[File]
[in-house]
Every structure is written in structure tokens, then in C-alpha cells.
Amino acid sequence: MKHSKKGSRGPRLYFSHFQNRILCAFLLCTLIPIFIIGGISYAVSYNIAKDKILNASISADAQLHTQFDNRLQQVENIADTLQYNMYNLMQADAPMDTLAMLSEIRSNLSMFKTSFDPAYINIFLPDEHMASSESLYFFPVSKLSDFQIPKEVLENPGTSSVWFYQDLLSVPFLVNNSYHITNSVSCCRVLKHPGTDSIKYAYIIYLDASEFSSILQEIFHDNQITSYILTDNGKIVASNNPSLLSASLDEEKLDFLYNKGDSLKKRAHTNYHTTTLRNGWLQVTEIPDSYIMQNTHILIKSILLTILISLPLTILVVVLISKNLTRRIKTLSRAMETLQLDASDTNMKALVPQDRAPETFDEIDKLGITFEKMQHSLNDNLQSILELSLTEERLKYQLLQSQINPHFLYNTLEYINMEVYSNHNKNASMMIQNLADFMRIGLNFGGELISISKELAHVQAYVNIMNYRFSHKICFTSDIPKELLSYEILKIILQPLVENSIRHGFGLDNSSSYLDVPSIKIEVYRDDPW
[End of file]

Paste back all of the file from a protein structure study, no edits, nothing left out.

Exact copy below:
[in-house]
Every structure is written in structure tokens, then in C-alpha cells.
Amino acid sequence: MKHSKKGSRGPRLYFSHFQNRILCAFLLCTLIPIFIIGGISYAVSYNIAKDKILNASISADAQLHTQFDNRLQQVENIADTLQYNMYNLMQADAPMDTLAMLSEIRSNLSMFKTSFDPAYINIFLPDEHMASSESLYFFPVSKLSDFQIPKEVLENPGTSSVWFYQDLLSVPFLVNNSYHITNSVSCCRVLKHPGTDSIKYAYIIYLDASEFSSILQEIFHDNQITSYILTDNGKIVASNNPSLLSASLDEEKLDFLYNKGDSLKKRAHTNYHTTTLRNGWLQVTEIPDSYIMQNTHILIKSILLTILISLPLTILVVVLISKNLTRRIKTLSRAMETLQLDASDTNMKALVPQDRAPETFDEIDKLGITFEKMQHSLNDNLQSILELSLTEERLKYQLLQSQINPHFLYNTLEYINMEVYSNHNKNASMMIQNLADFMRIGLNFGGELISISKELAHVQAYVNIMNYRFSHKICFTSDIPKELLSYEILKIILQPLVENSIRHGFGLDNSSSYLDVPSIKIEVYRDDPW